‘This report is a compendium of good arguments that we should use in our advocacy for access to good palliative care for every person who needs it,’ Radbruch says, ‘no matter where they live or how much they can pay.’
Throughout the year, IAHPC board members contribute a range of opinion pieces and other thought-provoking articles to the IAHPC Newsletter. Here, Dr. Eric Krakauer reflects on pain, suffering, and the primary role of doctors and nurses. Dr. Krakauer is Assistant Professor of Medicine and of Global Health and Social Medicine at Harvard Medical School, Boston, Massachusetts, USA, and Visiting Assistant Professor of Medicine at the Ho Chi Minh City University of Medicine and Pharmacy, Ho Chi Minh City, Vietnam. He is also the 2nd author of the Lancet Commission Report featured in this edition of the newsletter.
Human beings, no matter how strong or powerful, are vulnerable. We suffer and die. We become weak and unable to care for ourselves. We suffer from pain and other physical discomforts. We suffer from anxiety and depression and other forms of emotional distress. We often suffer the loss of loved ones, of our home, of our ability to work, walk, feed ourselves, and use the toilet. And, perhaps unlike any other living being, we suffer from anticipating death: our own death and the death of loved ones.
Medicine exists because of human vulnerability. Its most essential purpose is to relieve human suffering. In pursing this goal, modern medicine often becomes focused on curing disease, clarifying scientific mysteries, and conquering death. While these goals are extremely important and laudable, they are secondary. And when modern medicine becomes caught up in these secondary goals, focuses exclusively on them, it can inadvertently ignore opportunities to relieve suffering and sometimes even cause or exacerbate it. Palliative medicine has arisen because modern medicine often becomes caught up in these secondary goals and, as a result, forgets its primary responsibility to relieve suffering.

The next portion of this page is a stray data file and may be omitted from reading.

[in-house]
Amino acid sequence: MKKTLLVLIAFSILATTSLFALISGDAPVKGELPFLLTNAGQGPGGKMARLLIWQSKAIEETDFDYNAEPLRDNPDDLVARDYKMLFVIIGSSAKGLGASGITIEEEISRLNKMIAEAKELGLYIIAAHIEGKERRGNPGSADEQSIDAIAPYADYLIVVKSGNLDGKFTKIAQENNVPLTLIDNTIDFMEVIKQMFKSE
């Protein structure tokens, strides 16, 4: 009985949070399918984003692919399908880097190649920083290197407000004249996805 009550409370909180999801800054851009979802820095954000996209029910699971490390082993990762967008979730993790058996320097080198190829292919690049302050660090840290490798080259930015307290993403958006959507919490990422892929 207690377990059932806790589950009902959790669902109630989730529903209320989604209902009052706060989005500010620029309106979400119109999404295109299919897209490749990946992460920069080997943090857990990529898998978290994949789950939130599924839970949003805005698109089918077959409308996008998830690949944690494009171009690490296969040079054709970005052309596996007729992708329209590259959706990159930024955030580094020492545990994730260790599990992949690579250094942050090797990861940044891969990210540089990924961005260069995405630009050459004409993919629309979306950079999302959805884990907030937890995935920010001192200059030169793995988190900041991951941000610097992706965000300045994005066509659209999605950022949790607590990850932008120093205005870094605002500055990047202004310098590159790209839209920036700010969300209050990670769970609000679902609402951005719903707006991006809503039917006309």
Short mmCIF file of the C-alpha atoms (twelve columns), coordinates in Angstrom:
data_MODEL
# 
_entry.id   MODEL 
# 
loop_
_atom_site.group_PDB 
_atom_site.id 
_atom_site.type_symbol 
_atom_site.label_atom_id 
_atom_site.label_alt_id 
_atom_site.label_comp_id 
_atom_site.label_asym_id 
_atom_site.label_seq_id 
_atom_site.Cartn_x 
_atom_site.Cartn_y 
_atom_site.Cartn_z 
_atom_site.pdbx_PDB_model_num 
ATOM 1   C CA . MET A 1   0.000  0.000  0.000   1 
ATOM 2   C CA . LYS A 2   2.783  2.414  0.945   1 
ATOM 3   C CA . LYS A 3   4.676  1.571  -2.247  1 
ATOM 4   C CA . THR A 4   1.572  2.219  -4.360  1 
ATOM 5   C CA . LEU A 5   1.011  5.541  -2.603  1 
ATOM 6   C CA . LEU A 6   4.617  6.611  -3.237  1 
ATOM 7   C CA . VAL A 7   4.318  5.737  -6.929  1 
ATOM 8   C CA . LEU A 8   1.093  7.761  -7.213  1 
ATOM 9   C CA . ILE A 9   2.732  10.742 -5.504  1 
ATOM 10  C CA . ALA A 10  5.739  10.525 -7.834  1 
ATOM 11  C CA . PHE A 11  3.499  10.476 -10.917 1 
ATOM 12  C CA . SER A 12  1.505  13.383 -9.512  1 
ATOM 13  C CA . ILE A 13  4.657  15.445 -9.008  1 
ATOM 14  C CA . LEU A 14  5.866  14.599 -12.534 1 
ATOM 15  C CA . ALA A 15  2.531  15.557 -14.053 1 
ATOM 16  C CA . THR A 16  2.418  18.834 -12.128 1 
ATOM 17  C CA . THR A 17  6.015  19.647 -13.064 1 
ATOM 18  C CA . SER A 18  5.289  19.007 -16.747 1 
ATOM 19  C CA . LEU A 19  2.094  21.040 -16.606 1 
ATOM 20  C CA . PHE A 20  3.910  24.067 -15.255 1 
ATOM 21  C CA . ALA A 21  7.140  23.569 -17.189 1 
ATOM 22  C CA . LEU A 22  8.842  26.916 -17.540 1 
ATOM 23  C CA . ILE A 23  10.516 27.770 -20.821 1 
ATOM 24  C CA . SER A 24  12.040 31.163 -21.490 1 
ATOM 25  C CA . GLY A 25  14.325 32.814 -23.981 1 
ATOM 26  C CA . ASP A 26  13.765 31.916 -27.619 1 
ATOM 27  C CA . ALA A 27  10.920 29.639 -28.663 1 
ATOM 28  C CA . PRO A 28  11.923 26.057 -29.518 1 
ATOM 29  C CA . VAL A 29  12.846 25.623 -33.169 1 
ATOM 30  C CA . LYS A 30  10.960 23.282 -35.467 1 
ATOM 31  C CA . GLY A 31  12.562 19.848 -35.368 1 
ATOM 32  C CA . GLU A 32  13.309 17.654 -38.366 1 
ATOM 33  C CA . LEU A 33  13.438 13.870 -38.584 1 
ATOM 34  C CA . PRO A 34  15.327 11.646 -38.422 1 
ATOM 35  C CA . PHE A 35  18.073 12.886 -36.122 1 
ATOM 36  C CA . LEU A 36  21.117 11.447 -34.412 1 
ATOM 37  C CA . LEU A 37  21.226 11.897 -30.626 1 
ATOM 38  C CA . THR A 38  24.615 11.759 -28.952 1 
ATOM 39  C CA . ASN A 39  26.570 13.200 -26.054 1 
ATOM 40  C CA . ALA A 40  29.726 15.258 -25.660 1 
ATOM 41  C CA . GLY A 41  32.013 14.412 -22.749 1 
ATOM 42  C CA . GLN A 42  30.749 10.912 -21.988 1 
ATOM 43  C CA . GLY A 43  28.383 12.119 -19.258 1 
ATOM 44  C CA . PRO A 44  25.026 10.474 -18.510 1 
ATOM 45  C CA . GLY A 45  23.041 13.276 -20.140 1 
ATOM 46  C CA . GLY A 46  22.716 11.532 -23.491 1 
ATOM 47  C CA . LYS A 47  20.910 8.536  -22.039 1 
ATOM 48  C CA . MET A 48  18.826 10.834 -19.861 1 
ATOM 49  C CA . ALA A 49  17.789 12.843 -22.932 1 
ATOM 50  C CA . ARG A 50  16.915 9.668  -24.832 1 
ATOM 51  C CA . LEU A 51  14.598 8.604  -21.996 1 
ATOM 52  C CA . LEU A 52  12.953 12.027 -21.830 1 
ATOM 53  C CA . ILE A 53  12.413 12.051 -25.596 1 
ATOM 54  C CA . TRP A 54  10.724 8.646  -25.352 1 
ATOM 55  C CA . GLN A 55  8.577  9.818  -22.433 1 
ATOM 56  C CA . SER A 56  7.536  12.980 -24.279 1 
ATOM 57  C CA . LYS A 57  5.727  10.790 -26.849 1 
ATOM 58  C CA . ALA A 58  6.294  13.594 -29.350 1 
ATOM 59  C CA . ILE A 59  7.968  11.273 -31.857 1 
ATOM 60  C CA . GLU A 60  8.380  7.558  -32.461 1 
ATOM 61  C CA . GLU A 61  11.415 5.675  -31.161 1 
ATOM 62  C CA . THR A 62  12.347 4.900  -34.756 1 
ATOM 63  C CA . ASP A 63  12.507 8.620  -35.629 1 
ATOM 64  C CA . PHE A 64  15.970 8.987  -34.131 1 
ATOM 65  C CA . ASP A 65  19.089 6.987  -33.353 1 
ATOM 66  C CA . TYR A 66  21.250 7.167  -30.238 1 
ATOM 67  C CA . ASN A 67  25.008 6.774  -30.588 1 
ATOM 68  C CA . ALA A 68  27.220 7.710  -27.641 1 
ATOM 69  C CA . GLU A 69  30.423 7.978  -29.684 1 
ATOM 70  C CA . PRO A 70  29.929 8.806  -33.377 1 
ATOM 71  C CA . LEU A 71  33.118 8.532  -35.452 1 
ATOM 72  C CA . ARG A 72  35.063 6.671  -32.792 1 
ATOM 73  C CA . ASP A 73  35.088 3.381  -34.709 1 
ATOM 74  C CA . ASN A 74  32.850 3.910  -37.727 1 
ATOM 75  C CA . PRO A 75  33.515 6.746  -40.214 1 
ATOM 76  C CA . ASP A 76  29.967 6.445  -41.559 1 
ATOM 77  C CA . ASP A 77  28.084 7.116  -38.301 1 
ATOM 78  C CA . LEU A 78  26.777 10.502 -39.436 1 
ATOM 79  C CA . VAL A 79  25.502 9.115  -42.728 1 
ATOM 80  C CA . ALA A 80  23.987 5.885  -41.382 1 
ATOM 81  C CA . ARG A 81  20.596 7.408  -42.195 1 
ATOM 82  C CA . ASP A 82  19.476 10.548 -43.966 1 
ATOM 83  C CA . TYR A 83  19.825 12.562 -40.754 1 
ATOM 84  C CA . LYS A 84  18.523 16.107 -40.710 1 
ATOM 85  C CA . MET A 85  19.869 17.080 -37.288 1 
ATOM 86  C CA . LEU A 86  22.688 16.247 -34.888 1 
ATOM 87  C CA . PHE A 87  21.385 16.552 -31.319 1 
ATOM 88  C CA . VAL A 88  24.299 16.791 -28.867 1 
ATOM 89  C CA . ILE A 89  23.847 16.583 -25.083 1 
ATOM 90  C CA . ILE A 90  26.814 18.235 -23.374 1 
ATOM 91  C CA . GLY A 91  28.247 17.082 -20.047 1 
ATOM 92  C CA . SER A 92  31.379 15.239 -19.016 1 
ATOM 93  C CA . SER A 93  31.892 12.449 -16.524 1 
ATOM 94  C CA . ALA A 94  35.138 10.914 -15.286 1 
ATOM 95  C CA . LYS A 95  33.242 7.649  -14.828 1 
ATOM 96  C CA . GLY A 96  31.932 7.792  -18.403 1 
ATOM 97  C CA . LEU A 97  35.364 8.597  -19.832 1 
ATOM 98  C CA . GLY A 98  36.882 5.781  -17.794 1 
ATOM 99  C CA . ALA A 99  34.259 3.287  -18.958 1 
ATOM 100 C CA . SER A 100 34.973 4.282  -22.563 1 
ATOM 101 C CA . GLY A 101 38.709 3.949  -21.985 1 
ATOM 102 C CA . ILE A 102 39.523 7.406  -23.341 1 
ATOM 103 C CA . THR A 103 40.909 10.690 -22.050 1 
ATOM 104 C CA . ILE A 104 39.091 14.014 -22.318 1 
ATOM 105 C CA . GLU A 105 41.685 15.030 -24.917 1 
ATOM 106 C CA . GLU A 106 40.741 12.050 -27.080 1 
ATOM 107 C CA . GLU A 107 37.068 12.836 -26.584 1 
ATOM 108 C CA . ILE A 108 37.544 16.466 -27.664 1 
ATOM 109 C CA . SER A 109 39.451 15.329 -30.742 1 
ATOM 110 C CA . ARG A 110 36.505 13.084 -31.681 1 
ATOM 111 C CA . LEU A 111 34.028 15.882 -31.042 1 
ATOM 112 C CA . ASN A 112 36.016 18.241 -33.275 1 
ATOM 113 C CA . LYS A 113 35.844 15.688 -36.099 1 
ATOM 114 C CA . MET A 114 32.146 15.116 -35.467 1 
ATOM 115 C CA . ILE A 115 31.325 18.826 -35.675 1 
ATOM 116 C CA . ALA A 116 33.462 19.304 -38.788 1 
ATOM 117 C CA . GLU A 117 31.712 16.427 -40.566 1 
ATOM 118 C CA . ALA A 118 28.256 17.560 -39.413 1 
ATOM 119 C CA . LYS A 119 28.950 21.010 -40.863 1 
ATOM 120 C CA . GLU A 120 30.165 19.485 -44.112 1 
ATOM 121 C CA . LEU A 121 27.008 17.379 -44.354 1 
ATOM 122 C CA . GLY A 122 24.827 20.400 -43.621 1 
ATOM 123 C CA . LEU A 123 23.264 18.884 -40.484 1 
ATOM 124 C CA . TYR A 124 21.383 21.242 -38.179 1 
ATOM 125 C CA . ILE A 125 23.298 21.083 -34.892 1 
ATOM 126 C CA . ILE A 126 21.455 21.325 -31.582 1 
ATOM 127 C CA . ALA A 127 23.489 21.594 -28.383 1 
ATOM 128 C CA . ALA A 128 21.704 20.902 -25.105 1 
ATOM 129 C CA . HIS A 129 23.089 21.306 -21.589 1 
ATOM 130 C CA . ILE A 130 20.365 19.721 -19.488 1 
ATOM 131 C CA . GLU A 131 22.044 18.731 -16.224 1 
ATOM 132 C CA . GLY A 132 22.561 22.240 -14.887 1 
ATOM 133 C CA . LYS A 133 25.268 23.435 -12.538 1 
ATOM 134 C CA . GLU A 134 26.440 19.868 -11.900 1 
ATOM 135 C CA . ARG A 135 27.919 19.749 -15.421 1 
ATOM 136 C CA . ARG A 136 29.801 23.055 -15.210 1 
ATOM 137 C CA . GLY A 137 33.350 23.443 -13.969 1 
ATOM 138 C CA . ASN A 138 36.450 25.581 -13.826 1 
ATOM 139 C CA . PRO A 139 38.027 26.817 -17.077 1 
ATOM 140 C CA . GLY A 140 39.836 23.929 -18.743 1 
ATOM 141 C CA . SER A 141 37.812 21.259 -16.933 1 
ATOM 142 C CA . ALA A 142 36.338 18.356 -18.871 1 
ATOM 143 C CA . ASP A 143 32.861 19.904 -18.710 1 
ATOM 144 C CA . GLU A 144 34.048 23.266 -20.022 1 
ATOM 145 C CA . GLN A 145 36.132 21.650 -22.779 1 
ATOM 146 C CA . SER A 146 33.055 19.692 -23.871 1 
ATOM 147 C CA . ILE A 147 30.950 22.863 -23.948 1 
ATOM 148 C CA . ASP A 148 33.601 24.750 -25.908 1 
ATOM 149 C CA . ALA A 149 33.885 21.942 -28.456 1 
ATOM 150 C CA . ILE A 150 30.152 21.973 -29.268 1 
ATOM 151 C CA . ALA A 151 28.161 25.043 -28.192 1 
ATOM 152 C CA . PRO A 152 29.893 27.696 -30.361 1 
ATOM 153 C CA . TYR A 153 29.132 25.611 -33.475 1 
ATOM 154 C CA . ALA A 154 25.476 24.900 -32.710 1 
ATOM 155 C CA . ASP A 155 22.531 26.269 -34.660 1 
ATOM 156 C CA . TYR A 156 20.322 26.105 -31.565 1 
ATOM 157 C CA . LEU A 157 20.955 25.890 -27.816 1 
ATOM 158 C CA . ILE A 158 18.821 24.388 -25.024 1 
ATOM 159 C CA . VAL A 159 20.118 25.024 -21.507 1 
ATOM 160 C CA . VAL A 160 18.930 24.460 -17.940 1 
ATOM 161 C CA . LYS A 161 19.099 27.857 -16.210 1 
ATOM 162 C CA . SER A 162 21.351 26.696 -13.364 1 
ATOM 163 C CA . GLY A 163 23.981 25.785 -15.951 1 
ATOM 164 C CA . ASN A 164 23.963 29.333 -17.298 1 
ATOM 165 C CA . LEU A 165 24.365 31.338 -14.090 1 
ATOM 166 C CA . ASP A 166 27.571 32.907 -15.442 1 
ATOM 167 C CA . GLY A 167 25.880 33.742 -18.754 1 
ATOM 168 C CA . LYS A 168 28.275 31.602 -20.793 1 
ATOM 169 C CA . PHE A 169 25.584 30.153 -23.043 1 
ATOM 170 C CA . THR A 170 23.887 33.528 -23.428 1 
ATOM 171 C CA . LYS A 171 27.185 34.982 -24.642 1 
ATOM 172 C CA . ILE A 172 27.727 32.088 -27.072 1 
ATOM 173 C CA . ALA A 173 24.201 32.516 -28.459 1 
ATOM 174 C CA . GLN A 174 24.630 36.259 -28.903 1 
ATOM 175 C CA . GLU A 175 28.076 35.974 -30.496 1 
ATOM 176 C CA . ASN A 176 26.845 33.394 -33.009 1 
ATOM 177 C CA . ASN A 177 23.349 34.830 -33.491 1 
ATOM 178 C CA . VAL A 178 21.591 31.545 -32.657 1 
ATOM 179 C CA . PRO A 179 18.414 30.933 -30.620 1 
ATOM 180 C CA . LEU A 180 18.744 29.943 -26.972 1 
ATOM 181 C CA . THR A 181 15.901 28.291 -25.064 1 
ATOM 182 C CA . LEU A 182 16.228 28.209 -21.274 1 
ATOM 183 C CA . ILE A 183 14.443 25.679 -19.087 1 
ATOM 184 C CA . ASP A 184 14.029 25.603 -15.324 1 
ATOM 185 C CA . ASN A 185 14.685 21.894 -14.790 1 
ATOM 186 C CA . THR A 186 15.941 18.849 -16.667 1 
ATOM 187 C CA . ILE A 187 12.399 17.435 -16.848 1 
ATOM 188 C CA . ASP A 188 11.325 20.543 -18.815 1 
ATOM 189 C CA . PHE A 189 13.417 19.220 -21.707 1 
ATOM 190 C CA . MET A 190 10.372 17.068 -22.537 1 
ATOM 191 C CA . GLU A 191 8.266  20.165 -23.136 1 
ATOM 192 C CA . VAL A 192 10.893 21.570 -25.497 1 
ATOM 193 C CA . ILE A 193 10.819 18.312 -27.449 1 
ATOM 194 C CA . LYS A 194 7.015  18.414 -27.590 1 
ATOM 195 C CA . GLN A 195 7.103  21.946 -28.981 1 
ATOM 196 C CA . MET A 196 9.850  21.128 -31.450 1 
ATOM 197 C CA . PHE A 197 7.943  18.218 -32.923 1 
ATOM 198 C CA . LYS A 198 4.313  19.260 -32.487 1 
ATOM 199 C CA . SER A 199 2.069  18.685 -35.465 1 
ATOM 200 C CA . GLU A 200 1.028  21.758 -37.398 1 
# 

There is a traditional expression in Vietnamese that can be seen displayed in most Vietnamese hospitals: Lương y phải như từ mẫu.. It means: Doctors must act like gentle mothers. As doctors, our duty is to recognize and never forget that our patients are vulnerable. That we have great power over them, and that we always must use this power to comfort them, to benefit them, and to ‘protect them from harm and injustice,’ as it says in the Hippocratic Oath. Like gentle mothers, we often must do this even when there is some cost to ourselves: when we must work beyond exhaustion in the operating room, or take some risk of acquiring an infectious disease, or look deeply into our patients’ most disturbing physical and psychological wounds. This expression reminds us of the essence of medicine. And of nursing. And in a sense, these words are a call for palliative care.
Some years ago, I went to see patients at a hospice for homeless mothers and children with AIDS in a poor country. There, I found a little girl, frail and pale, very close to death and gasping quietly. Her young mother sat just next to her dying daughter’s simple bed, silently weeping, silently wishing that she could trade her own life so that her child could live. The child’s feeble gasps, and her mother’s silent tears, issue a loud and clear call. They create a responsibility to respond, a duty. It is our duty to do all we can to relieve this suffering. And it is also our duty to advocate for these people, to speak for them when they have no voice, to amplify the call that we feel within us and of which this admonition reminds us. Lương y phải như từ mẫu.